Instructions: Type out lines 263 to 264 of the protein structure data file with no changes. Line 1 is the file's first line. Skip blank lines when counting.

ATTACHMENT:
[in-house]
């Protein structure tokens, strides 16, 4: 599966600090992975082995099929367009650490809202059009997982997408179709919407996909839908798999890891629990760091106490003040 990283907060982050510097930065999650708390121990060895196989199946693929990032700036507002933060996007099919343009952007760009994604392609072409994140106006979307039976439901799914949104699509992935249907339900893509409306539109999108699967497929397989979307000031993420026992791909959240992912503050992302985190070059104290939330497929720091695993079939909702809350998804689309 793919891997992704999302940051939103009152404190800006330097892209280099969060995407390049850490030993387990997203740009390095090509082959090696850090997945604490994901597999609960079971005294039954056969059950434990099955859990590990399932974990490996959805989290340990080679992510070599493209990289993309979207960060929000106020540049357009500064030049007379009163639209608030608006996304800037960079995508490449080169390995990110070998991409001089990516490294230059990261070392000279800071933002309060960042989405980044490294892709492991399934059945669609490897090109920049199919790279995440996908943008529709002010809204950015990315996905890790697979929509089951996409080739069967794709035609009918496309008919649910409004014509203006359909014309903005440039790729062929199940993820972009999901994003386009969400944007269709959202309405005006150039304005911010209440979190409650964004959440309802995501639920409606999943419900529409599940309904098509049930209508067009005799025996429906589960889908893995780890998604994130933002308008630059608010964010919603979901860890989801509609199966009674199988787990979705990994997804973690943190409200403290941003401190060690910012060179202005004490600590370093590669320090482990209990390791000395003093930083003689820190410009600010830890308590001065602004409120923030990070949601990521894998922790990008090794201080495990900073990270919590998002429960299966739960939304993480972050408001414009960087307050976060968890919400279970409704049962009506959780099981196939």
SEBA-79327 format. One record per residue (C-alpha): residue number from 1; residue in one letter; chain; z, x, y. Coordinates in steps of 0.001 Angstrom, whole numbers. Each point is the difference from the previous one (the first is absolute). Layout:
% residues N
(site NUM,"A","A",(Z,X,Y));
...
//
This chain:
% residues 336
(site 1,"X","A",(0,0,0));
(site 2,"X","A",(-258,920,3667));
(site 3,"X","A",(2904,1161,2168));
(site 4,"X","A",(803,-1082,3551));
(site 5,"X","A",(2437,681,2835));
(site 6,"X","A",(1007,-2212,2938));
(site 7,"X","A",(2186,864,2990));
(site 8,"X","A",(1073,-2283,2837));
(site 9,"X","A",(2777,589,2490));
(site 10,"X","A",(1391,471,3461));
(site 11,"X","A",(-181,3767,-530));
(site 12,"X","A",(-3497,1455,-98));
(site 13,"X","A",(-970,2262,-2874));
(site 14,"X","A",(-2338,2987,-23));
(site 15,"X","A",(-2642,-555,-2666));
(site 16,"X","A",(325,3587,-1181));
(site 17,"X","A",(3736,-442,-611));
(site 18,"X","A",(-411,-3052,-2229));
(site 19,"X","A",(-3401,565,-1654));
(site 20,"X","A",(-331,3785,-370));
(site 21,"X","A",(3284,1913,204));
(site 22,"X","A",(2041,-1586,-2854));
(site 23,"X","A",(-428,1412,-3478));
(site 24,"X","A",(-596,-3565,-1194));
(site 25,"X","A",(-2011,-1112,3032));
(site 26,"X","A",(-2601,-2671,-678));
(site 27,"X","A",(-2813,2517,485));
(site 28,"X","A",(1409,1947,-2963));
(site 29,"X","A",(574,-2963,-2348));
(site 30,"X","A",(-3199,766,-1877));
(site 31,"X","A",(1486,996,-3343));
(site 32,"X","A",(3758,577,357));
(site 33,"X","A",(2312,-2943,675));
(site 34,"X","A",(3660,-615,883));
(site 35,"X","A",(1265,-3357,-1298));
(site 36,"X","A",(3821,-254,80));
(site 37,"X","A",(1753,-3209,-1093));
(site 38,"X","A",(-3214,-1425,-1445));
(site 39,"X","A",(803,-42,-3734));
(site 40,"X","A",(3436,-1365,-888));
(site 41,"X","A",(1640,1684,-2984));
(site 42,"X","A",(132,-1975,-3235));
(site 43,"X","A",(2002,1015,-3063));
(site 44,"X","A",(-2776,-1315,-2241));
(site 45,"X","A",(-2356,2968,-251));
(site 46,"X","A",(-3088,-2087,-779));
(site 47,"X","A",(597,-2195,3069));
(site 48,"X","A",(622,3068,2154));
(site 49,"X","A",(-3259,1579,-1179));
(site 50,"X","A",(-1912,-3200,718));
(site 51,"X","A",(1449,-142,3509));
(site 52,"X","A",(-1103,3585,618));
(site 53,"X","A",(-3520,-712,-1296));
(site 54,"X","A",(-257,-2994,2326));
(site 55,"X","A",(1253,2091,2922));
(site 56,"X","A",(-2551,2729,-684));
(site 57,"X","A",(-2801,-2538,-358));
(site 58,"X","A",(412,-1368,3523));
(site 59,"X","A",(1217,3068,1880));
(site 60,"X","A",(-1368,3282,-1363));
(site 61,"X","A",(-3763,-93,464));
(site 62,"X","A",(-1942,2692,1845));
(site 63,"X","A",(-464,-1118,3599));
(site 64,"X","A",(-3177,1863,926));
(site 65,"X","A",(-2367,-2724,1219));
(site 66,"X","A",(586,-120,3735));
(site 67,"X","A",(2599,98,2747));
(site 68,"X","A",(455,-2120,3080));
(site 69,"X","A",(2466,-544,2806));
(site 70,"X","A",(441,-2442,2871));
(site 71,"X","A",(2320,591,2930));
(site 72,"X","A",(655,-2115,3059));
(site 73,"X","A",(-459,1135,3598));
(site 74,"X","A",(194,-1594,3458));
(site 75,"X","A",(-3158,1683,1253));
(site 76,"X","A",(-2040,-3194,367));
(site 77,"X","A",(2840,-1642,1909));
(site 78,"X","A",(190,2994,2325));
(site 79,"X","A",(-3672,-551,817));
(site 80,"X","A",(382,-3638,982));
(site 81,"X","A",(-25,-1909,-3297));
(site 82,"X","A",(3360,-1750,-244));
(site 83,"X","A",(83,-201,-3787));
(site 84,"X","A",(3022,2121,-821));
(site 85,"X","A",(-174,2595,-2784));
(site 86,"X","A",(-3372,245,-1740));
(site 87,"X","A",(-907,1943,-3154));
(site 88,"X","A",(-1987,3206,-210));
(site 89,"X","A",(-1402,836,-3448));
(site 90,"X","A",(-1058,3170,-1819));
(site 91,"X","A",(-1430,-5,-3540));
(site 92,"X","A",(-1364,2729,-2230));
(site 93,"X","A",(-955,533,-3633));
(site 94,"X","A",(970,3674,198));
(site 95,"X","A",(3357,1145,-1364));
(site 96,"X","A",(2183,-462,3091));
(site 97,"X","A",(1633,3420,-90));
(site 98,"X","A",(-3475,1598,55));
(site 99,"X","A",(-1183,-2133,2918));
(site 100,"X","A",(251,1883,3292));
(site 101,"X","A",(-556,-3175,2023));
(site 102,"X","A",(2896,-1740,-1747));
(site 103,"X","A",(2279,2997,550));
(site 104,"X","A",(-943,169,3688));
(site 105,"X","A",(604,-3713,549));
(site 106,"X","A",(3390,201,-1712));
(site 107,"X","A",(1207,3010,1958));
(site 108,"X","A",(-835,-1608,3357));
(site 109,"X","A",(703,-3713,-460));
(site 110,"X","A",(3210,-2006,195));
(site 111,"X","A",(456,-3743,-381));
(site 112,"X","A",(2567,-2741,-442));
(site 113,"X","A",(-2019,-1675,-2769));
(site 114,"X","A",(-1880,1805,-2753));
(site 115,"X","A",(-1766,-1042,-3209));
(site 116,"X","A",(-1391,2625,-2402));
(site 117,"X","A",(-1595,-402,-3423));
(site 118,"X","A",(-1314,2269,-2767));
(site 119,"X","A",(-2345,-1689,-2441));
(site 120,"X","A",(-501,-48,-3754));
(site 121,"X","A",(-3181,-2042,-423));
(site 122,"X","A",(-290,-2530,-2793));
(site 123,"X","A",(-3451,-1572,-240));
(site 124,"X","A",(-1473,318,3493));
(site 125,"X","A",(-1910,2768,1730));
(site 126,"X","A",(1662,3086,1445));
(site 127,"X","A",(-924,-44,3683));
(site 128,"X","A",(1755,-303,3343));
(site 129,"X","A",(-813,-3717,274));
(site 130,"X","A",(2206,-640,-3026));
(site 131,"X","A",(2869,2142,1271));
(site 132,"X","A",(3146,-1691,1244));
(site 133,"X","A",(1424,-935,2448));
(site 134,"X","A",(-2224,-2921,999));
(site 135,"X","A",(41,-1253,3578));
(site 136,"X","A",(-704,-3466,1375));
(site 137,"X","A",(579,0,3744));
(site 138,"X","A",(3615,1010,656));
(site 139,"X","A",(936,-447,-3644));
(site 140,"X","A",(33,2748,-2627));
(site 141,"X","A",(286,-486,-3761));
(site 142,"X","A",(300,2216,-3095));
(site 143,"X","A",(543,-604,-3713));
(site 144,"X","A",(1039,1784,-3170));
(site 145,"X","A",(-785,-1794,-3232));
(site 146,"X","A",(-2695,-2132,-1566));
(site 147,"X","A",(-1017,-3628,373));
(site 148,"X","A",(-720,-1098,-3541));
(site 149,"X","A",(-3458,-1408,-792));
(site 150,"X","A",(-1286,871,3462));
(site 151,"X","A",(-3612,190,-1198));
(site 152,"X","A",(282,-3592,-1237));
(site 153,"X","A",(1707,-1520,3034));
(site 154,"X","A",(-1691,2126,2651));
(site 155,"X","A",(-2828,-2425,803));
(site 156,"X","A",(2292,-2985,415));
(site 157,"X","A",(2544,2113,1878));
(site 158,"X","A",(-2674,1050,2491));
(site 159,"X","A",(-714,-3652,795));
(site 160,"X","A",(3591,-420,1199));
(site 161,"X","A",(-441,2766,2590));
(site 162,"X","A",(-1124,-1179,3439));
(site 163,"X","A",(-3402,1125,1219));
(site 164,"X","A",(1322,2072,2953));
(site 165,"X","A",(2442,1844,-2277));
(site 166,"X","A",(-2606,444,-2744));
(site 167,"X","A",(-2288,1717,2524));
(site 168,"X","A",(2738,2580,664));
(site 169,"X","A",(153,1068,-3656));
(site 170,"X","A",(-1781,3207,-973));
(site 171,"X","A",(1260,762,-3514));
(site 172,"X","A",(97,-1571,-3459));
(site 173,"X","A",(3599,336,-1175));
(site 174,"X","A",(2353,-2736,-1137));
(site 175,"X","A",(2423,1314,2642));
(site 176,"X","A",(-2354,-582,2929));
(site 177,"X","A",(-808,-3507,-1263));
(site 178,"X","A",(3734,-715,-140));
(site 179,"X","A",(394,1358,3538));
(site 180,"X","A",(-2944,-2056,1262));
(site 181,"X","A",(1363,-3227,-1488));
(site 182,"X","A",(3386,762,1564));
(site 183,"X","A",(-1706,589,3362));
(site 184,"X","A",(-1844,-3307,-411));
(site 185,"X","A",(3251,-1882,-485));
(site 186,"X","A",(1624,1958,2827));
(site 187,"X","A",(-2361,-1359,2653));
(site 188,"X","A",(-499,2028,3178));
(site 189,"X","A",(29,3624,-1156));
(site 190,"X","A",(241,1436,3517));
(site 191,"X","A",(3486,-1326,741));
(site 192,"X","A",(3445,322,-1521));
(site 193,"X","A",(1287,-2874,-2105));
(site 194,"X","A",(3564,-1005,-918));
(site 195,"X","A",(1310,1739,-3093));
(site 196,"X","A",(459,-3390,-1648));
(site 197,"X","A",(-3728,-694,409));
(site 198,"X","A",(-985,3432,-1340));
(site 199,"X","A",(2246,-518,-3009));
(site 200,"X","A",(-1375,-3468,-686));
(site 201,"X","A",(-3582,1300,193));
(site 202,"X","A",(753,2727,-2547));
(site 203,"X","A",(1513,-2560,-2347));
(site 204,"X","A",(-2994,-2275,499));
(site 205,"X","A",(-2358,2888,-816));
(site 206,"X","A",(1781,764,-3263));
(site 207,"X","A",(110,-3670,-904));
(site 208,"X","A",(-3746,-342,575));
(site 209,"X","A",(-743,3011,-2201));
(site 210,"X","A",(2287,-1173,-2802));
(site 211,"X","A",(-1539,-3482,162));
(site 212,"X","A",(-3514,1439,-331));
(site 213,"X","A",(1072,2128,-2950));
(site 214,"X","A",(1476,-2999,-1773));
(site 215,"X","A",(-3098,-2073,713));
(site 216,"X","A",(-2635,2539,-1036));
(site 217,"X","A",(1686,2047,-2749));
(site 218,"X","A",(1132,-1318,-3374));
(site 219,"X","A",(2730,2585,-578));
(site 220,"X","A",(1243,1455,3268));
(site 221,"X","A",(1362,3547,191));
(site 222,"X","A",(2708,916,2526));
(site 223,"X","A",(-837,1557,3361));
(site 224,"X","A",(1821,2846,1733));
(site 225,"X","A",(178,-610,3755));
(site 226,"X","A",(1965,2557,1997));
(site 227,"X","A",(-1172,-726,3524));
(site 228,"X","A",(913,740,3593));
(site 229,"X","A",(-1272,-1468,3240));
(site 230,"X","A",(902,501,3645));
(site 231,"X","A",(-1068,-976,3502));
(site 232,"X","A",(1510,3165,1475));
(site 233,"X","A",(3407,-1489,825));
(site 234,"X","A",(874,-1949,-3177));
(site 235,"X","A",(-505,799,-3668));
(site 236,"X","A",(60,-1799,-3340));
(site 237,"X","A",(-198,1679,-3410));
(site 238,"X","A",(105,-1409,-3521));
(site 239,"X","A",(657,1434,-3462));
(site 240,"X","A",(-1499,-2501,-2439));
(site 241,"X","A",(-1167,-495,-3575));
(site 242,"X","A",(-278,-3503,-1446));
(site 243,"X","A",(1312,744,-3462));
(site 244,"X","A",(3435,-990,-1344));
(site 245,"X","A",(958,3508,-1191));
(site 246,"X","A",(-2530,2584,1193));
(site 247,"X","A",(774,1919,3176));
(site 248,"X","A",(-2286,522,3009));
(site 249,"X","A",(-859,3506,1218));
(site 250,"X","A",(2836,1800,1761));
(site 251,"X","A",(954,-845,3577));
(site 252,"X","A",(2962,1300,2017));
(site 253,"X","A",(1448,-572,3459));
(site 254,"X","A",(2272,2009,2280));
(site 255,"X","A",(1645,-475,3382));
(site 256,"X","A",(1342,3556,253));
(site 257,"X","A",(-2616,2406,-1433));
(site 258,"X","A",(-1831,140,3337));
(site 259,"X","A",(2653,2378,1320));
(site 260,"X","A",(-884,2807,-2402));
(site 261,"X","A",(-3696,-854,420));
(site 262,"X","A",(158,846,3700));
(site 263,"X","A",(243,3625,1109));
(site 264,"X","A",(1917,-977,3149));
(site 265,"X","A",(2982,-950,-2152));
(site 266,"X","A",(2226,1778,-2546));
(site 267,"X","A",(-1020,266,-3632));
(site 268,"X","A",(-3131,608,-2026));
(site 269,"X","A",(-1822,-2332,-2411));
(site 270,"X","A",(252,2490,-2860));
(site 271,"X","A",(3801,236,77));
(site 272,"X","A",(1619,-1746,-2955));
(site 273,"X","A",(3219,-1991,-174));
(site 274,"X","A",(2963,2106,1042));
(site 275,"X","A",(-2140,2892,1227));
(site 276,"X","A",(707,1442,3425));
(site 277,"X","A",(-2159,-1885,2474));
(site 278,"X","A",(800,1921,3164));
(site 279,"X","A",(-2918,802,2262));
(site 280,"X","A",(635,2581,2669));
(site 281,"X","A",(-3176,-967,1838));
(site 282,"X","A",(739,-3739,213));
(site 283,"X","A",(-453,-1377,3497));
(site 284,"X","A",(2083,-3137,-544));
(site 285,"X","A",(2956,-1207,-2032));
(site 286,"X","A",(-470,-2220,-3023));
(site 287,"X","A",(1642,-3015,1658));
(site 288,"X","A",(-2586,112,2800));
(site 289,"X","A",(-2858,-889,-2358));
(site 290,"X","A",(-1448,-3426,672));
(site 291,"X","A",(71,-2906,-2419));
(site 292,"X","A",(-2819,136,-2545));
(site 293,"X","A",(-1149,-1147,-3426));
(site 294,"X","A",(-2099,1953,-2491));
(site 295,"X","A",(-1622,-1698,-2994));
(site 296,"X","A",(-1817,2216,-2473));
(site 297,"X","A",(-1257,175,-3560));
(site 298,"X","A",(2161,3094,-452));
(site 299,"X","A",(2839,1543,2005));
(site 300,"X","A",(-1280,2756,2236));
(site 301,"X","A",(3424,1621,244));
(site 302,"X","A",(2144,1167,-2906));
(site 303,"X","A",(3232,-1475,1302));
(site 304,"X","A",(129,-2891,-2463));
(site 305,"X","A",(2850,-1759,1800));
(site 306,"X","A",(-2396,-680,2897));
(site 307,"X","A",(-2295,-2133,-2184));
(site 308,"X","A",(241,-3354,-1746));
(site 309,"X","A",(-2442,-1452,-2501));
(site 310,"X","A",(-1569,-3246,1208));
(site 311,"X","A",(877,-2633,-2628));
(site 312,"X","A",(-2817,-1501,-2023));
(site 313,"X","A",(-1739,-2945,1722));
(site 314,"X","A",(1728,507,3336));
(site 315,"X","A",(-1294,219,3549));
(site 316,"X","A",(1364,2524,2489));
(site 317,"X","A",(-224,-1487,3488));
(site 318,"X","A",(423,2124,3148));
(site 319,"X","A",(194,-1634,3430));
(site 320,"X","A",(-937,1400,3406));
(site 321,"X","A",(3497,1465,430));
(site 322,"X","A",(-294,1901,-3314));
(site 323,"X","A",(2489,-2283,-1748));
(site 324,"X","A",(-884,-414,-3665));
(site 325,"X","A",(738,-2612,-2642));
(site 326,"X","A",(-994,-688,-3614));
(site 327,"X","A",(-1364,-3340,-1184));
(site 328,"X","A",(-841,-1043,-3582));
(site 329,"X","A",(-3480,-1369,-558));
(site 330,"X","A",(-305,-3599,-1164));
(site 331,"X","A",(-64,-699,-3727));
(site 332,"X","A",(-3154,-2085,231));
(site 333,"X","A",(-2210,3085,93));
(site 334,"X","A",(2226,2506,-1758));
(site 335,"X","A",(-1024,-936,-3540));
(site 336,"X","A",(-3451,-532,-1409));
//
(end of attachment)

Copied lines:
(site 254,"X","A",(2272,2009,2280));
(site 255,"X","A",(1645,-475,3382));